What the English did not understand was that the clan lands did not belong to the chief, but to the members of the clan. It was the duty of the chief/king to distribute the lands among the members of the clan. Sadly Murrough Ua Briain was the first to hand over his “captaincy (kingship) and principality,” [MacLysaght, p. 18.] but like dominoes the other Irish chiefs/kings folded with the same results among their clan members. Outrage! The result was inter-clan turmoil for decades.
Chief of the Name
The Gaelic past with its own titles made way for the forming of the English Peerage in Ireland, or Irish Peerage, which was split between those created by King William of Orange (and his descendants) in 1689, and King James II (and his descendants). For 500 years this would continue until the establishment of the Irish Republic which did away with all titles except the ancient Gaelic title of “Chief of the Name.” Basically this title recognized the bearer as the senior most member of the said surname. The problem with this title or designation is that the method of primogeniture was the only means to determine who the Chief of the Name should be. A total of seventeen “Chiefs of Name” have been recognized, and of those three have been discredited having fraudulent records.
Use of the prefix “The” is of modern creation and not an ancient one. The Right Hon. Charles Owen O’Conor Don who wrote, The O’Conors of Connaught never liked it and did not care to use it. He stated: “This title (i.e. O’Conor Don) was borne by the head of one branch of the O’Conors since the close of the fourteenth century, and up to a late period, without any prefix. The use of the definite article “The” as a prefix is therefore incorrect, and of modern introduction. It does not date back earlier than the present century.” [ Rev. Patrick K. O’Horan, “The Ancient Gaelic Titles,” The Irish Genealogist, Vol. 1, #2, October 1937. P. 41.] ["Irish Chiefs," http://homepage.eircom.net/~seanjmurphy/dir/chiefs.htm, accessed 27 Apr 2015.]
This rightful address to a chief of a clan is confirmed by author P.W, Joyce. who wrote " when spoken to, he (the chief) was addressed "O'Neill"--"MacCarthy Mór"--"O'Conor," &c.; and when spoken of in English, he was designated "The O'Neill," &c., a custom existing to this day, as we see in "The O'Conor Don," "The Mac Dermot," and in Scotland "The MacCallum Mór."
Use of the apostrophe after the Gaelic “O” is also of late invention and not Gaelic at all, but an English invention. [O'Horan, p. 43.] In Gaelic times the correct spelling was Ua (or Hy, I), not the letter O. The prefix of Ua meant one individual of that name, and Uí meant all of that name. Today the old Ua and Uí is replaced with Ó. Loosely translated the O means “descendant of.” The prefix of Mac (Mc or M’) is Gaelic for “son of.”[ Fitzgerald, Journal of the County Kildare Archæological Society, Volume I, #3 (1893), p. 160. (FHL-BRITISH 941.85 H25j).]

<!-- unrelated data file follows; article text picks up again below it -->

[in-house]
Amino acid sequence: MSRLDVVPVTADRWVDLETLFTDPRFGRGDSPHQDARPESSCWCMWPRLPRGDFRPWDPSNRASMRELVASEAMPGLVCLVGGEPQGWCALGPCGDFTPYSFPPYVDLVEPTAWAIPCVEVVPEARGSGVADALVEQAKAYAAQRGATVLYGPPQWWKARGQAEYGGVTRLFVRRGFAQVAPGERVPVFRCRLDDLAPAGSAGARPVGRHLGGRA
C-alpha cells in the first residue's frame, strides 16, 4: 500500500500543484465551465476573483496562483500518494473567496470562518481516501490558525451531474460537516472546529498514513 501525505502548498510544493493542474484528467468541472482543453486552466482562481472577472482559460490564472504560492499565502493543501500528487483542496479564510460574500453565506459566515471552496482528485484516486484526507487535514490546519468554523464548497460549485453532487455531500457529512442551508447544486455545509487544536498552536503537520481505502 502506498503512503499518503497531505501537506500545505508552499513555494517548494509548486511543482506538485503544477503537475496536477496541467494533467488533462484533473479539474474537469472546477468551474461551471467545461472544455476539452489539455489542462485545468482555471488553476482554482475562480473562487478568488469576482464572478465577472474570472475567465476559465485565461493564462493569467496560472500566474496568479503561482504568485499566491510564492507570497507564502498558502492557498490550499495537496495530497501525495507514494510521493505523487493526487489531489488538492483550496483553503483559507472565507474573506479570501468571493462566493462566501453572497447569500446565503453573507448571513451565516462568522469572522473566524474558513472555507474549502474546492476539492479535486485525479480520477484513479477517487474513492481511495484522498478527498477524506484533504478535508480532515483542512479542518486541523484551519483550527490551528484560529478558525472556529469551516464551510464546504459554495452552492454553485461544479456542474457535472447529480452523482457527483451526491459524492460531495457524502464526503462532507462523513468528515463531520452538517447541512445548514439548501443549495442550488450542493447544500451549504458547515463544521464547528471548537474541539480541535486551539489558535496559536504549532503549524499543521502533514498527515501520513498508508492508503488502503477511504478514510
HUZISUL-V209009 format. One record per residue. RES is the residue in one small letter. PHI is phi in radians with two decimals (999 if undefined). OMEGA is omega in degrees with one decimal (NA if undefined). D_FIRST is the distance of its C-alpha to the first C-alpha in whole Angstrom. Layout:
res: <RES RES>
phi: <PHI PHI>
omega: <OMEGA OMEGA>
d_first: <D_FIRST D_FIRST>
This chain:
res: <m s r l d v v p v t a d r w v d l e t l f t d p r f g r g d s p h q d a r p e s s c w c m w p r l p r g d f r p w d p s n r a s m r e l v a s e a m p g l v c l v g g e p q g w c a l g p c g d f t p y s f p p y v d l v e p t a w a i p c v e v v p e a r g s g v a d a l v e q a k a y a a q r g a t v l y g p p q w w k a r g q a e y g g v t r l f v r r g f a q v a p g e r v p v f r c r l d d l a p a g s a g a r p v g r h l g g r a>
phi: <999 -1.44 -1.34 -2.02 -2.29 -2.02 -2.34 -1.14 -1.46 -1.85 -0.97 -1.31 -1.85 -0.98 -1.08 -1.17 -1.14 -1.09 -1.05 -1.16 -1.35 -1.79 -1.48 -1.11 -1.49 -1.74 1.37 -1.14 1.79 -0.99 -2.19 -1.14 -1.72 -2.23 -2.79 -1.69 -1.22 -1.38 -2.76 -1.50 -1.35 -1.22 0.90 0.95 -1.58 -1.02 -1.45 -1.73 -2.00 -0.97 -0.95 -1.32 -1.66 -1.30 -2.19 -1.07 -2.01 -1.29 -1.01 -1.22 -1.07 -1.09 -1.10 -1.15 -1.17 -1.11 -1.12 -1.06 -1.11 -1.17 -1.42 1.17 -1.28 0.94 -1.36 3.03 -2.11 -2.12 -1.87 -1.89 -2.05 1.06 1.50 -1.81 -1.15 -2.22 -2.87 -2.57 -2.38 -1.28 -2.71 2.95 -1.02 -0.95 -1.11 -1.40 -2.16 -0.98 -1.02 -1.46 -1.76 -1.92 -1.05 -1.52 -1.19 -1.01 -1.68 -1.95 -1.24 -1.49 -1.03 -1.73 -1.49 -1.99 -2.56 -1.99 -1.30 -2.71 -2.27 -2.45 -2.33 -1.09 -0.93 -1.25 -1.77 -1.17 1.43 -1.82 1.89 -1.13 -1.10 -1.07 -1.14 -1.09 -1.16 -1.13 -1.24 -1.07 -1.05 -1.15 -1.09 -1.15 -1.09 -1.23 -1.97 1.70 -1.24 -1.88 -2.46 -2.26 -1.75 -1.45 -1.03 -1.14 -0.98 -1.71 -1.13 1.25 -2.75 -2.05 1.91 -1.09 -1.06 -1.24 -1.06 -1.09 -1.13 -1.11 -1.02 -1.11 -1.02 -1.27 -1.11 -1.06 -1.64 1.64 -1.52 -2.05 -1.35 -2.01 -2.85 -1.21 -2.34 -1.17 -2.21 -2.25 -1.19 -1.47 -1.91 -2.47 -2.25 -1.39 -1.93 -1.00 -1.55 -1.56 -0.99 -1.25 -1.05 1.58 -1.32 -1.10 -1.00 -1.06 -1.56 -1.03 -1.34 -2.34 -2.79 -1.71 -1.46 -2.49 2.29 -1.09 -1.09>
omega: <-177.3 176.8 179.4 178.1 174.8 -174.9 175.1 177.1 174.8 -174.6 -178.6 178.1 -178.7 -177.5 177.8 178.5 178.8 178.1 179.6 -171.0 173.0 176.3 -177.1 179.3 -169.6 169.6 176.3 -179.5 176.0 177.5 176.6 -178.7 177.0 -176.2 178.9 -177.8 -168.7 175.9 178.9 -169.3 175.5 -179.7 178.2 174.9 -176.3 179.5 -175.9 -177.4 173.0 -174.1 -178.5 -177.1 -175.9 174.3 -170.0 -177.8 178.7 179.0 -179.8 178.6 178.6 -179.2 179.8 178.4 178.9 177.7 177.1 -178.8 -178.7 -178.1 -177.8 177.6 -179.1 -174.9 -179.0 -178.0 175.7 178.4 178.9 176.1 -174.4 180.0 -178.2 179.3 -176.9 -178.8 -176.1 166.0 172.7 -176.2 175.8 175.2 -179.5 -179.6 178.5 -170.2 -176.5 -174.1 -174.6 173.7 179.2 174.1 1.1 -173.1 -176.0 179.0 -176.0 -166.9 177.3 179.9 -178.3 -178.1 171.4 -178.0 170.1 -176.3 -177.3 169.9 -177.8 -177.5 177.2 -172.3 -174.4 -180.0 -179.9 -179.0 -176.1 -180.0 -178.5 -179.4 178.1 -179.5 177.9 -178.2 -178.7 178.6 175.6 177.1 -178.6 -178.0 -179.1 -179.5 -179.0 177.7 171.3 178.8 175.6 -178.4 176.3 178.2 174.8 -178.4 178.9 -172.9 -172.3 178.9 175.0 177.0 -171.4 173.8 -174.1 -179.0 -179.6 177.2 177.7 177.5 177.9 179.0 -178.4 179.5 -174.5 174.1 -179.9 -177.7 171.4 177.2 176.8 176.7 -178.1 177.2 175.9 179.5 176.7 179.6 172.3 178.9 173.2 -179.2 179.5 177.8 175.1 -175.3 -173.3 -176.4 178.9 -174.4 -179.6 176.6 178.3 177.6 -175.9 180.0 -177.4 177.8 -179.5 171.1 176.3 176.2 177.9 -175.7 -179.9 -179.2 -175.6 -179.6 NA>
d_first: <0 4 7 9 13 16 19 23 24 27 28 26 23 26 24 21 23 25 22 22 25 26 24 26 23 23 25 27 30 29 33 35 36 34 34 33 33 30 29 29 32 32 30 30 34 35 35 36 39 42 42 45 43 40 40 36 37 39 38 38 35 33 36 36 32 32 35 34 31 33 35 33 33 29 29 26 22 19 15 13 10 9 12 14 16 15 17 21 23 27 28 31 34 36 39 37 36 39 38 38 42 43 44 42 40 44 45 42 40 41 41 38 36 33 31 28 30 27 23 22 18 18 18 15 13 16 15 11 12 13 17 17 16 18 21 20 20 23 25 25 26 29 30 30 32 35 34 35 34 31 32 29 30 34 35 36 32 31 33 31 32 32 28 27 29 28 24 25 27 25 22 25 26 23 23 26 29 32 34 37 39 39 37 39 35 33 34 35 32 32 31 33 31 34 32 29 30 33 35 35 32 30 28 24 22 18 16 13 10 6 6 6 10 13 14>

Little list Article in Irish Roots in 1993, titled “Gaelic Chiefship and the Irish Republic: I’ve got a little list . . .”, states that the newly created Chief Herald of Ireland, Edward MacLysaght, created a list called, “Clar na dTaoiseach,” which listed the 13 Gaelic Chiefs still extant in Ireland in 1943. What is sad in this that there really were dozens of chiefly titles still existent that were not included in the list, and one, MacDermot Roe, in abeyance since 1917, was on the list. Why weren’t the many other vacant chief-ships listed too? The author went on to write, “MacLysaght’s ‘little list’ caused more damage to Gaelic chief-ship than Oliver Cromwell!” The biggest problem with MacLysaght’s list is that it was considered to be accurate, and that if a chief-ship didn’t appear on the list it must be bogus, resulting in many chiefs ceasing to use their legal titles of over a thousand years. Once the little list was created, it was not updated for over 40 years until the establishment of the 'Clans of Ireland, Ltd.,' and a new Chief Herald decided to update the list adding more chiefs for the clan movement to gather clansmen for tourism. [ Eóghan McNarey, MA, “Gaelic Chiefship and the Irish Republic: I’ve got a little list . . .”, Irish Roots, 1993, #4. P. 14.] Unfortunately this opened the door for fraudulent claims to chief-ships.
During the mid 1990s, an investigation was privately done into the pedigree of 'The MacCarthy Mór.' This investigation found that fraudulent papers had been used to determine the 'Chief of Name.' Around the turn of the 21st century the Irish government decided that when the current 'Chiefs of Name' pass away, the Irish government would no longer issue courtesy recognition of the ancient Gaelic titles.
A total of fifteen "Chiefs of Name" were recognized by the Chief Herald of Ireland by 1945. During the years 1989-95 seven more chiefs were listed, but several were found to be bogus.